A couple of things instigated me into cooking our family staple for Christmas, mutton curry.
One, I was listening to the radio and one of my favourite shows, The Don & Drew Show, was on. And of course they played Uncle Mutton. This is a hilariously silly song with a strangely hypnotic ability to make you think it is a fabulous song. Such that you will find yourself muttering the words "Uncle Mutton" incessantly, to the worried glances of polyster-clad aunties in the train.
Two, I was trying to participate in Weekend Herb Blogging started by Kalyn over at Kalyn's Kitchen. It would be my first time ever and I knew that the mutton curry would have enough herbs and spices to give me fodder for my inaugural food blogging post.
Three, I decided to go for a two for one and also participate in From My Rasoi, hosted by Hooked on Heat. Although I am not Indian, with only the smidgeon of Indian blood in my confused lineage, curry was a staple of my diet growing up and mutton curry became one of our signature dishes at the restaurant.
Photo by Larry Cooper at www.sasktelwebsite.net/ coka/Gallery%203.htm
One of my first tasks in the kitchen was the pounding of chilli using the pestle and mortar. As the youngest, this unenviable job was foisted on me daily. I learnt early on that rubbing your eyes when pounding chilli will bring you to tears. Literally.
I graduated to pounding rempah and it was a hard job indeed. The amount of rempah I had to pound daily was the same as my body weight. I think I grew tremendous little mounds of arm muscles. Unfortunately, it was only on one arm.
My grandmother was a firm believer that you never start your kitchen training too young. So there I was, this 5-year-old kid, pounding away on rempah and learning the rudiments of how to make curry. It was tough and my tasks grew as I grew older but I must admit that I learnt the best rempah making skills during my serf days. Back then, I did not realise how important my task actually was. But as I grew up, I realised that I was responsible for the foundation of all our food. The rempah is the base of all our curries.
Essentially rempah is a paste of onions, garlic, chillies, lemon grass etc that is the base for most Peranakan dishes. For different dishes, there are different ingredients and the texture can vary also. You had to pound this just right for each. It cannot be too mushy or you will get baby's food for curry. Yet it could not be too coarse. And all the ingredients had to be combined evenly and in balanced quantities to get the right combination of flavours. Since we never measured anything, I had to pound the rempah based on my own judgement, adding ingredients as I pounded till the colour, smell, texture and feel of the rempah was just right. If it was wrong, I would get a slap on my hands and would have to go back to the pestle and mortar to pound a new batch that would meet her standards. It took me a couple of years before I could pound rempah to meet my grandmother's standards without any re-dos.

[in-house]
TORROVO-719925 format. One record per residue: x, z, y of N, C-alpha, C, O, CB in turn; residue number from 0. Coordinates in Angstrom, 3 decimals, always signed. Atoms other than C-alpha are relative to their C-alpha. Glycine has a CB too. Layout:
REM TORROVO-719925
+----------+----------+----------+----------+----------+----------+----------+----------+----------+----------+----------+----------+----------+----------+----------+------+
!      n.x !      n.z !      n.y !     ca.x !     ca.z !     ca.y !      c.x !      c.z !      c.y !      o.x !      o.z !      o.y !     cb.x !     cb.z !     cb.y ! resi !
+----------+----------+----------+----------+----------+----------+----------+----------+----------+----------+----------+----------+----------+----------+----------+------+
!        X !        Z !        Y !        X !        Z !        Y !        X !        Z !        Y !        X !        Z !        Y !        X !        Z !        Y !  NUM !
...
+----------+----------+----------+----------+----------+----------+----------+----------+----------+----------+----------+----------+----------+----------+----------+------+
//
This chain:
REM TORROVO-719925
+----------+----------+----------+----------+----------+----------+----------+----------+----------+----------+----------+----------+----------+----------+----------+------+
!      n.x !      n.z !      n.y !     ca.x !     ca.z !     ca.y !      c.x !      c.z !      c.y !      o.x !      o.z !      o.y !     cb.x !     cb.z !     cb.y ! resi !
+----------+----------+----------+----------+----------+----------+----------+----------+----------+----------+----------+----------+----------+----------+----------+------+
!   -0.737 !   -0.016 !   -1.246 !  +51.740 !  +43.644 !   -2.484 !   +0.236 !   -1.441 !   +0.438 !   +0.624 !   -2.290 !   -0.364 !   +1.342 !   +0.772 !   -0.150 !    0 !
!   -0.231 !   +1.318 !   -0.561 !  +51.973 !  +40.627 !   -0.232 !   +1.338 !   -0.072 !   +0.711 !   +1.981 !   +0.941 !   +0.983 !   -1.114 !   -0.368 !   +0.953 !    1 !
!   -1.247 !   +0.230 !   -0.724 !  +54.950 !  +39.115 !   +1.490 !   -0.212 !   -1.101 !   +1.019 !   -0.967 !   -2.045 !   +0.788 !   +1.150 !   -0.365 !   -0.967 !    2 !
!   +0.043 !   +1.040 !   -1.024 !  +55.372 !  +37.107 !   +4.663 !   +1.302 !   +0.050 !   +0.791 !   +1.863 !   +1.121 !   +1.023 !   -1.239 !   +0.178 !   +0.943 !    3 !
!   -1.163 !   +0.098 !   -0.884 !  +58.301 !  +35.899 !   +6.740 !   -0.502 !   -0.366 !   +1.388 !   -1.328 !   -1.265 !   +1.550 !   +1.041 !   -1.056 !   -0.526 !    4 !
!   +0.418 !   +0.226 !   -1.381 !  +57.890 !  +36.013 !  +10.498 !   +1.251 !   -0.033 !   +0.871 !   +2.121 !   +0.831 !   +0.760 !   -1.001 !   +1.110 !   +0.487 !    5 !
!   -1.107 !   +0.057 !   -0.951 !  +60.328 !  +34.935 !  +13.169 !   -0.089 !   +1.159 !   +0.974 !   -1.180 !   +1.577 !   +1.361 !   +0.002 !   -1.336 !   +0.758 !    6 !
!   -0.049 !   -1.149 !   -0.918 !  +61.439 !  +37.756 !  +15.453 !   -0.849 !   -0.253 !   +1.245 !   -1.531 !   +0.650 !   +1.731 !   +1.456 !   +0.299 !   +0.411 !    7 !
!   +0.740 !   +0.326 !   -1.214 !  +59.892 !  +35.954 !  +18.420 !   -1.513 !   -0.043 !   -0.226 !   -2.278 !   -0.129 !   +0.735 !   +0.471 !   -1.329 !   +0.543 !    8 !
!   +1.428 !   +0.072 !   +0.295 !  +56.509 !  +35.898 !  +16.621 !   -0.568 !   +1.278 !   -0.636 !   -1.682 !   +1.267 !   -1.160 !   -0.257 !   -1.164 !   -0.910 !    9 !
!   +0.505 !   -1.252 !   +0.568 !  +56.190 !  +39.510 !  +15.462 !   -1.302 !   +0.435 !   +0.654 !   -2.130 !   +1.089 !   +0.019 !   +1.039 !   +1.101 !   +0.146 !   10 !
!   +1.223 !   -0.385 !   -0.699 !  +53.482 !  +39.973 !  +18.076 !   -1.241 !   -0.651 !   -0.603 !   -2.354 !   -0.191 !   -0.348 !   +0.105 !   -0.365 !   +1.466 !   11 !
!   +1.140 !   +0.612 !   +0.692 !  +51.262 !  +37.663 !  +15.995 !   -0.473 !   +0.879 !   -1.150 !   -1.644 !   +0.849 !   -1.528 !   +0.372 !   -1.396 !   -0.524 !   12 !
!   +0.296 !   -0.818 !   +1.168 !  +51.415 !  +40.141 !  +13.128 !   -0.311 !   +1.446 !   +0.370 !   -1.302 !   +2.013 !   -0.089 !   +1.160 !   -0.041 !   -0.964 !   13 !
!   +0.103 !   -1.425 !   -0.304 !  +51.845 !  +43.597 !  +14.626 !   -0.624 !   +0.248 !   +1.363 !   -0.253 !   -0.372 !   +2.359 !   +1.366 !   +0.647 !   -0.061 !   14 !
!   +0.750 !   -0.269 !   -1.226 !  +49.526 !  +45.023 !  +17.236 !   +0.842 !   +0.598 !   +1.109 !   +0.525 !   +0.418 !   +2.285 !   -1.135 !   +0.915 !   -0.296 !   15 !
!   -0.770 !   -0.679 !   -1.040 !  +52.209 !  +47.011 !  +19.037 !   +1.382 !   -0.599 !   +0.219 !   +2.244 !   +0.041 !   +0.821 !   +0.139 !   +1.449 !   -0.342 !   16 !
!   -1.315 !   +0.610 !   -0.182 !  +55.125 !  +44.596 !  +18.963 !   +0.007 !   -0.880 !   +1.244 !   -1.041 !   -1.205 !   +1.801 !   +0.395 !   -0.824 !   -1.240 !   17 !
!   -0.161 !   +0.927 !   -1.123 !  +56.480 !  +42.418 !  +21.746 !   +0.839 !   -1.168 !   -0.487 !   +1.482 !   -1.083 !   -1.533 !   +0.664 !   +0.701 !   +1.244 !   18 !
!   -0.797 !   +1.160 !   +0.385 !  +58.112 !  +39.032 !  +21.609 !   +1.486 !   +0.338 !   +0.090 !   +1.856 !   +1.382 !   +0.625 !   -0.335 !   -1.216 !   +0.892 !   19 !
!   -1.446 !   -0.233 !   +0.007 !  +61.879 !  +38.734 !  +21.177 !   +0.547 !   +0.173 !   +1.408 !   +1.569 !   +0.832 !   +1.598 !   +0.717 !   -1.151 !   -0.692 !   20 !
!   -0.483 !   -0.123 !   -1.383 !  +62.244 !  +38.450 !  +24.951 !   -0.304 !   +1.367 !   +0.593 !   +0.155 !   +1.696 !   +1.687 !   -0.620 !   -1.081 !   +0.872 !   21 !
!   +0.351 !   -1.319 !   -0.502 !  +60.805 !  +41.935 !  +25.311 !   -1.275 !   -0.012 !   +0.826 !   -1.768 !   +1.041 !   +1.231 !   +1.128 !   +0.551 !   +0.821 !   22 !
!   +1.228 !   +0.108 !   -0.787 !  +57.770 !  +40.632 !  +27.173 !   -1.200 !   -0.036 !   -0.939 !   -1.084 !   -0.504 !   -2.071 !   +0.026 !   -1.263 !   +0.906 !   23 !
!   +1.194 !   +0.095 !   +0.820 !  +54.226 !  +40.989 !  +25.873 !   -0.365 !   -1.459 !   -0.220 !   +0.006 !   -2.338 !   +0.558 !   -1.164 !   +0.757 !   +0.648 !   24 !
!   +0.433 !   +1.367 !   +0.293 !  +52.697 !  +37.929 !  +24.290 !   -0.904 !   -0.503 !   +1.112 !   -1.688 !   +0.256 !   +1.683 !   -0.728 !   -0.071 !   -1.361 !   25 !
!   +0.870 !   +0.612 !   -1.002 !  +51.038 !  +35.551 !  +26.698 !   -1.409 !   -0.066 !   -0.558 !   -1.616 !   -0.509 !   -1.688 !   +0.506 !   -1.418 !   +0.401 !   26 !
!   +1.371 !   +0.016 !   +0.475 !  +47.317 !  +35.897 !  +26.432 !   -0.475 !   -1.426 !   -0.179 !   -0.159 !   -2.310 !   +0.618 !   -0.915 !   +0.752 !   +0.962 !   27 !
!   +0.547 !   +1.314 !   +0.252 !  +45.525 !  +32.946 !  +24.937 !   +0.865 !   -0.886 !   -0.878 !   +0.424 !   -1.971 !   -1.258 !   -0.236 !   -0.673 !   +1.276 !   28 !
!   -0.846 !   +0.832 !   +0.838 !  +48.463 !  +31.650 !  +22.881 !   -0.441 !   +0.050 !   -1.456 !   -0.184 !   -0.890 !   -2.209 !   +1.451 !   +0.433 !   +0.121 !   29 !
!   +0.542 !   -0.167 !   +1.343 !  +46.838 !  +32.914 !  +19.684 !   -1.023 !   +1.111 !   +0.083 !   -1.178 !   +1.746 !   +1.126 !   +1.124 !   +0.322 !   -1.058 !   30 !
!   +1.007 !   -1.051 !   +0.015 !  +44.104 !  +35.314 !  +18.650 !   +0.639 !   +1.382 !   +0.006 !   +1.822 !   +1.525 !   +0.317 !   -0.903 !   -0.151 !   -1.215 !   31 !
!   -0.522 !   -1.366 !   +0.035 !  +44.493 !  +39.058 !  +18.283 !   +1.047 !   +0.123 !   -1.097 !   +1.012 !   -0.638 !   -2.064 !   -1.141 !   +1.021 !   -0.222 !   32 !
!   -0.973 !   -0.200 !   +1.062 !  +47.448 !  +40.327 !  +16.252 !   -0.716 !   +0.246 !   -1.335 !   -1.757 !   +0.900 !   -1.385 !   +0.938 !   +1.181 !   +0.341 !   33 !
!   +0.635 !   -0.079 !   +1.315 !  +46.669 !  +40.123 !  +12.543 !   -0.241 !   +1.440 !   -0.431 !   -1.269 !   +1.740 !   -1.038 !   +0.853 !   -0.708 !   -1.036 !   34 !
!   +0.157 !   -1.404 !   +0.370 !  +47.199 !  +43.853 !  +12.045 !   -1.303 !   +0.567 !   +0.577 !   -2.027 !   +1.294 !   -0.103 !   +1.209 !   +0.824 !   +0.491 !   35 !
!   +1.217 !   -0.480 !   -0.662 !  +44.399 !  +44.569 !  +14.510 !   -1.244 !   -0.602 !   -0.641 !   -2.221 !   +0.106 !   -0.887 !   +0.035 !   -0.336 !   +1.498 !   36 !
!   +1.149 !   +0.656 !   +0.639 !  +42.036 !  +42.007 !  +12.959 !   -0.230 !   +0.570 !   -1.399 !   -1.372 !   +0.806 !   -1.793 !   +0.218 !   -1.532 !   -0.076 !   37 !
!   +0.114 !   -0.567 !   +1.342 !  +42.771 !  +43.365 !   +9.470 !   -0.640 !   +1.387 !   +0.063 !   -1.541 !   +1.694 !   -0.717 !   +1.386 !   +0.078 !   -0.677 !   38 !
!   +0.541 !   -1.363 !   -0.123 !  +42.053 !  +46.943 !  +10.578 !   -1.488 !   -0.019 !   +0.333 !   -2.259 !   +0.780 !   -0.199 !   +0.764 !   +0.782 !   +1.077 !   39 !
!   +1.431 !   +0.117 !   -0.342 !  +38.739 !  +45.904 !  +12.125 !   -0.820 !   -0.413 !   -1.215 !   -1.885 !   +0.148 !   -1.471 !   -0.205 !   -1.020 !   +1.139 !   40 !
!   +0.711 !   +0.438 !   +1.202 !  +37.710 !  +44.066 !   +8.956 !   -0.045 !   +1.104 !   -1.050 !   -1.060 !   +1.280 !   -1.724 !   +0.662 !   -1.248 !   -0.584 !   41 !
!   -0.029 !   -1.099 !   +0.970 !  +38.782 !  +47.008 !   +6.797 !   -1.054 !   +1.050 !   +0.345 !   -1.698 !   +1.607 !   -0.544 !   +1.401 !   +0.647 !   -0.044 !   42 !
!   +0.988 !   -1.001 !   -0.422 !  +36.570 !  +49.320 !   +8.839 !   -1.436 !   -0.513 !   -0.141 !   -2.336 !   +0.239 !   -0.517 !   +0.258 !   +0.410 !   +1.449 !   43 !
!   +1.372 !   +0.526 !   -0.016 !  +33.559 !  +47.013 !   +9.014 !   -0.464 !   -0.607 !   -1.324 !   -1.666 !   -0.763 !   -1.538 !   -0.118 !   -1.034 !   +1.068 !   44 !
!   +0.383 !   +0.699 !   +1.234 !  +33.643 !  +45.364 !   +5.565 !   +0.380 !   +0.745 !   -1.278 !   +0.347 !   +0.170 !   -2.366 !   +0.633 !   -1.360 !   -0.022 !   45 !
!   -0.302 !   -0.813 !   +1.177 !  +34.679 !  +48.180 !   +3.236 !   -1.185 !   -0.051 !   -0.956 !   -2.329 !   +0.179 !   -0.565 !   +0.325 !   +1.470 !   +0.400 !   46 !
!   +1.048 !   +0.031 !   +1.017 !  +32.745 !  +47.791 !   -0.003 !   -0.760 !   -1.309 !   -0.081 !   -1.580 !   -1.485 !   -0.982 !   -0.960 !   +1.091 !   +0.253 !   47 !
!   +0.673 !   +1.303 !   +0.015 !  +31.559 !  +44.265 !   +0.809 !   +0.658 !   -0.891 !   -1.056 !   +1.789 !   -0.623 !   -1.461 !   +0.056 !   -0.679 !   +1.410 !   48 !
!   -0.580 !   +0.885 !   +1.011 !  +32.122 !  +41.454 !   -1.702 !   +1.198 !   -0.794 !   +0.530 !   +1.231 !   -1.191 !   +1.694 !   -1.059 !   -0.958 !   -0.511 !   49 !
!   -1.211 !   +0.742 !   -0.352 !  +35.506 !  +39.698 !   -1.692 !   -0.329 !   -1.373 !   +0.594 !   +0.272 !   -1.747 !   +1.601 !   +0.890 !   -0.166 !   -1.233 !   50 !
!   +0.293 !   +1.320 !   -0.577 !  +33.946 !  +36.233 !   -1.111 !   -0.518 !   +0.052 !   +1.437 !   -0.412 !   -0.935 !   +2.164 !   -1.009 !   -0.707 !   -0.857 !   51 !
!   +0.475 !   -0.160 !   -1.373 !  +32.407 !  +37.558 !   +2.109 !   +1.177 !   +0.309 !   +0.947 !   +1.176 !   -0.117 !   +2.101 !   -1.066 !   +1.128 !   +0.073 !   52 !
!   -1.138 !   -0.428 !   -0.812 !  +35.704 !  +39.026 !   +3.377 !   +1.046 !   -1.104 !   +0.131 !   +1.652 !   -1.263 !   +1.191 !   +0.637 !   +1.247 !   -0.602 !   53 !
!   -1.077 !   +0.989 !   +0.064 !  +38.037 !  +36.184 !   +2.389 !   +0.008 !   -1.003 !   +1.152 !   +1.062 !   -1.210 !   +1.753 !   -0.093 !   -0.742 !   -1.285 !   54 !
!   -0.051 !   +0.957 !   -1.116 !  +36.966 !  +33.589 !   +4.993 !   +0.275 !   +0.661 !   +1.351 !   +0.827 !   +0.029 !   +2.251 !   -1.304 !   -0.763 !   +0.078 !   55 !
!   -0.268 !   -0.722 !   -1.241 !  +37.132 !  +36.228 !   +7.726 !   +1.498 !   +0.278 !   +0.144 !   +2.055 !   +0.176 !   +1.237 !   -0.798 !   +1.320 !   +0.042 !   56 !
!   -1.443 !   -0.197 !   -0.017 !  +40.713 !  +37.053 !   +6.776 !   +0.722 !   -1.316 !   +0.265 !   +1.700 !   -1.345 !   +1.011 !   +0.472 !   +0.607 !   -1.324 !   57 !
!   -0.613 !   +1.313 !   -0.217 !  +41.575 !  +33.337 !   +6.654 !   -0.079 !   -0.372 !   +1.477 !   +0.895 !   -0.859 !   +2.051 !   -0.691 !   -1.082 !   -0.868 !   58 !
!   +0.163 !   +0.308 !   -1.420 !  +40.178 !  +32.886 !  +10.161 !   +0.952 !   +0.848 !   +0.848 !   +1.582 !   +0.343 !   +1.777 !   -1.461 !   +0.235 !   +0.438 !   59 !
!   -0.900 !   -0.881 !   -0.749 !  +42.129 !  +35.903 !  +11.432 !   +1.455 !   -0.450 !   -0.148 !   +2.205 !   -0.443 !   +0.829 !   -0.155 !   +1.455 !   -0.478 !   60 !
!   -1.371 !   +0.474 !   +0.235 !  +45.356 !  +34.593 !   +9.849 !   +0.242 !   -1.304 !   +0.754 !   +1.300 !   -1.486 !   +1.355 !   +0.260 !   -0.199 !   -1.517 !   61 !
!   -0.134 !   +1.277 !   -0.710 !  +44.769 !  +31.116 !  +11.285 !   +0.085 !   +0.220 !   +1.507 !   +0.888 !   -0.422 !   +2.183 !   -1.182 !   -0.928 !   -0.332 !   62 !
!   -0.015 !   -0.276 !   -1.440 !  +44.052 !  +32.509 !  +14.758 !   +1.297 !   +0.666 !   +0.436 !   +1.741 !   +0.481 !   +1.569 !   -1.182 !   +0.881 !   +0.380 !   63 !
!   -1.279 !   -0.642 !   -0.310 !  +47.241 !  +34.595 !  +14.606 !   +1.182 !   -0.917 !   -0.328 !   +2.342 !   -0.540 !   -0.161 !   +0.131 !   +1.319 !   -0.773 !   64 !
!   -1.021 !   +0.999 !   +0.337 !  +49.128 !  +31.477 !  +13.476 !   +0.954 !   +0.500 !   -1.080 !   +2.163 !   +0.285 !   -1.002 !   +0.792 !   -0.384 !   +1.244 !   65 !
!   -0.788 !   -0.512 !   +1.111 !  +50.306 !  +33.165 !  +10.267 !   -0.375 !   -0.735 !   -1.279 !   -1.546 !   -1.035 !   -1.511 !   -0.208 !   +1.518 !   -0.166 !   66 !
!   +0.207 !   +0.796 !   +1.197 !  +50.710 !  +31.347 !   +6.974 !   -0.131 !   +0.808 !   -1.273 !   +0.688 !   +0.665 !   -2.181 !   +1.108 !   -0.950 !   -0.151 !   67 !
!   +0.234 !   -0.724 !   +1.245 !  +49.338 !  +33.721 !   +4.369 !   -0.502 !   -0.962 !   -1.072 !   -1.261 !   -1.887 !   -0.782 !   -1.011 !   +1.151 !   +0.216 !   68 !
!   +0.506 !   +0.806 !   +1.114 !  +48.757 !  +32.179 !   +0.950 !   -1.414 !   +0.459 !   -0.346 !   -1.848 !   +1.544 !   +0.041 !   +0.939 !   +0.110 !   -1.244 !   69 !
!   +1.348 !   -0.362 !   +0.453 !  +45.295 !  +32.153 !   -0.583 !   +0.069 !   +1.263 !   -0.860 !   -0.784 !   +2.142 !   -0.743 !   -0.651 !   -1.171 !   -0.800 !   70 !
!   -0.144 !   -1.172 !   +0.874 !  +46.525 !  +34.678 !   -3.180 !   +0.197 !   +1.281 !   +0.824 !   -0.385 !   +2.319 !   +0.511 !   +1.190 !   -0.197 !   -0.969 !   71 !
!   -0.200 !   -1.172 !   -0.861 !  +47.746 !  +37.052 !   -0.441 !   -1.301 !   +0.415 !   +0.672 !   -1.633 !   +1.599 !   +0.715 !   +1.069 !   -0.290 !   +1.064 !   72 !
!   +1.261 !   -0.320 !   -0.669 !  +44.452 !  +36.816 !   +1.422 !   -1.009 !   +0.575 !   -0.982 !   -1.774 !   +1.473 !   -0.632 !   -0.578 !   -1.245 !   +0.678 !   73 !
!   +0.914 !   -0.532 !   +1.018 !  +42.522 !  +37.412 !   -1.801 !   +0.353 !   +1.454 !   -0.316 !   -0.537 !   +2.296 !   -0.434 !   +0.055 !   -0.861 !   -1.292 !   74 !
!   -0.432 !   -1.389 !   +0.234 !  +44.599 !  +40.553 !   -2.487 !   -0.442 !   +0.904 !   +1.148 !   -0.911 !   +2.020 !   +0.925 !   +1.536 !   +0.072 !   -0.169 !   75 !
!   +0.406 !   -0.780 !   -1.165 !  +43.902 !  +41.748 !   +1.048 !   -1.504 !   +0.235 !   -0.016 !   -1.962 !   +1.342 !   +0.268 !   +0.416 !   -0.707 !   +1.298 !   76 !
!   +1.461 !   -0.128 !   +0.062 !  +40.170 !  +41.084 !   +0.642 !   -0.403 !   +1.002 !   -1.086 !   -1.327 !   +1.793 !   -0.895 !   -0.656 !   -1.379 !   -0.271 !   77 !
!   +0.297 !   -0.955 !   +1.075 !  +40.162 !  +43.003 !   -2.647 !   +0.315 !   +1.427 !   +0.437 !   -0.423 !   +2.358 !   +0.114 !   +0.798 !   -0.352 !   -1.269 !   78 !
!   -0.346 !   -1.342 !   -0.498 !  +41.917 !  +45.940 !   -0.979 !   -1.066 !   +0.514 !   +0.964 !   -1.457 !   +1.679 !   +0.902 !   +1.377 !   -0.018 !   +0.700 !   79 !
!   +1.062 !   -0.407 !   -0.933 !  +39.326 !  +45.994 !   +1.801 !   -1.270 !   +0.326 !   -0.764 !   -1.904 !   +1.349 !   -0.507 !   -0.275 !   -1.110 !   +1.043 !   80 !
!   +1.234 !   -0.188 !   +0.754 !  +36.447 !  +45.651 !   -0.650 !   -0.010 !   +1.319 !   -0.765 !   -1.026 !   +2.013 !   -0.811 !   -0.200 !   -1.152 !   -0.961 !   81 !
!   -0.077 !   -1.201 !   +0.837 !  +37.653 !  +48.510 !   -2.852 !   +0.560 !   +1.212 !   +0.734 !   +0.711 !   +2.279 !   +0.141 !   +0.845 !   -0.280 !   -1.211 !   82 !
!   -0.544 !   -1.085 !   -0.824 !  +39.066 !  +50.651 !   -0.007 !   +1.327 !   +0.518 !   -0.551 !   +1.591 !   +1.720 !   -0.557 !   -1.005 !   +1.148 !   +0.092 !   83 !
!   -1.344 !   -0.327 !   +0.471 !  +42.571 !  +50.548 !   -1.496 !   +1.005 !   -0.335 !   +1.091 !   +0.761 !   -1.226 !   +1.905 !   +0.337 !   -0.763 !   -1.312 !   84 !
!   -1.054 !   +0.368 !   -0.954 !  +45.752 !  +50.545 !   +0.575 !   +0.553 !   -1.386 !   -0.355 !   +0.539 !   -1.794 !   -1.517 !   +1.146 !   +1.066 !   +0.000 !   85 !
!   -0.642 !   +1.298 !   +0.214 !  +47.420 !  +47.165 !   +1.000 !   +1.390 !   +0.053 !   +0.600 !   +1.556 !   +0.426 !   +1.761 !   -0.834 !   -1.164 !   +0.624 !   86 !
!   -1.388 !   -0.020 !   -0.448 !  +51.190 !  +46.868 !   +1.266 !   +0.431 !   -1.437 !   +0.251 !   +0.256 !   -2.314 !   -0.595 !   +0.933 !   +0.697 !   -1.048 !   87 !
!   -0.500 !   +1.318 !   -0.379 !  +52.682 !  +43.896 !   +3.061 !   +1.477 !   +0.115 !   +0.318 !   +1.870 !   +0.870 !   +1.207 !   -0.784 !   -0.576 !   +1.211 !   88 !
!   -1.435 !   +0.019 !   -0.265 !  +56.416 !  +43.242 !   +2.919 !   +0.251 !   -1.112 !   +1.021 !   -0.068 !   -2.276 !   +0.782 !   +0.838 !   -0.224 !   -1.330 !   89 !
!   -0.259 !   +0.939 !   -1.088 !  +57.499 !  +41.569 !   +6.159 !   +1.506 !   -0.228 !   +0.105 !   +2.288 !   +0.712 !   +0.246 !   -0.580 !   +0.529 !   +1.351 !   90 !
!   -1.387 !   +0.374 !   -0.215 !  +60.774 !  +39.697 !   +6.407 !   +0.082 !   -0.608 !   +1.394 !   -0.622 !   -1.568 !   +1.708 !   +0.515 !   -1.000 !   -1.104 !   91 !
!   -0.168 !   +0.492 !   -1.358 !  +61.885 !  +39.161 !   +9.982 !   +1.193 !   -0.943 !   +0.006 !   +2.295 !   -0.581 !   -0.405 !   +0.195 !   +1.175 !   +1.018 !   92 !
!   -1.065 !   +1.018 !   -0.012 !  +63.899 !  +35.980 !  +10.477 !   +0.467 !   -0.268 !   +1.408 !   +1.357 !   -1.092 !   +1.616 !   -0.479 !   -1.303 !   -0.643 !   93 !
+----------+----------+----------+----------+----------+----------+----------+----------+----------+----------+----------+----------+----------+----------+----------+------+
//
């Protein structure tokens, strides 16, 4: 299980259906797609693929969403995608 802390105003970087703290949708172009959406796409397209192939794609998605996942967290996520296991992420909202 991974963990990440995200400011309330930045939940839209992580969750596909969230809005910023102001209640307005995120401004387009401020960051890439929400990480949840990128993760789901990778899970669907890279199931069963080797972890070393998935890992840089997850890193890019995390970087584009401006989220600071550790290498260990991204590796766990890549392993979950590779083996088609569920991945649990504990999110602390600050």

My mother was the one who "invented" the mutton curry dish. Although it is mostly Indian, the addition of lemongrass was an indication of our mixed heritage. I remember the day she invented this. In our highly competitive family, it was a practice to "unveil" a new or refined recipe during Christmas. We had Christmas cake competition. We had pineapple tarts competitions. We had apple pie competitions. We had achar competitions. And of course we had curry competitions. All these in just one Christmas! The competition was fierce and recipes were jealously guarded.
I was about 8 years old when my mother decided that she would break away from the pack. She knew most of them would enter with a chicken curry so she decided to submit a lamb curry in the style of a rogan ghosh. However, that day, for some reason, the butcher had run out of lamb. Instead, he had mutton. Under duress, my mother bought the mutton and dragged me home to plonk me in front of the ubiquituous pestle and mortar.
As I began pounding the rempah, I watched my mother "measure" the ingredients in our usual way. A handful of this. A pinch of that. A couple of shakes of the other. We never used measuring spoons or cups. Everything was guesstimation. Which is why it was so difficult for us to impart recipes to others. The way we were taught and how we taught was by demonstration.
"Want to learn? OK. Shut up and watch."
Er ... OK ...
I think I was the first to actually pen down some of our recipes. And only because I had to teach my youngest aunt (long story) how to cook. She had the unenviable and unfathomable position as the (only) kitchen illiterate person in the family with the dubious distinction of cooking the only bounceable omelette on earth. I had to write incredibly detailed and comprehensive instructions for her. Even down to how to peel an onion. Needless to say, I never taught her how to cook curry. It was just be too cruel.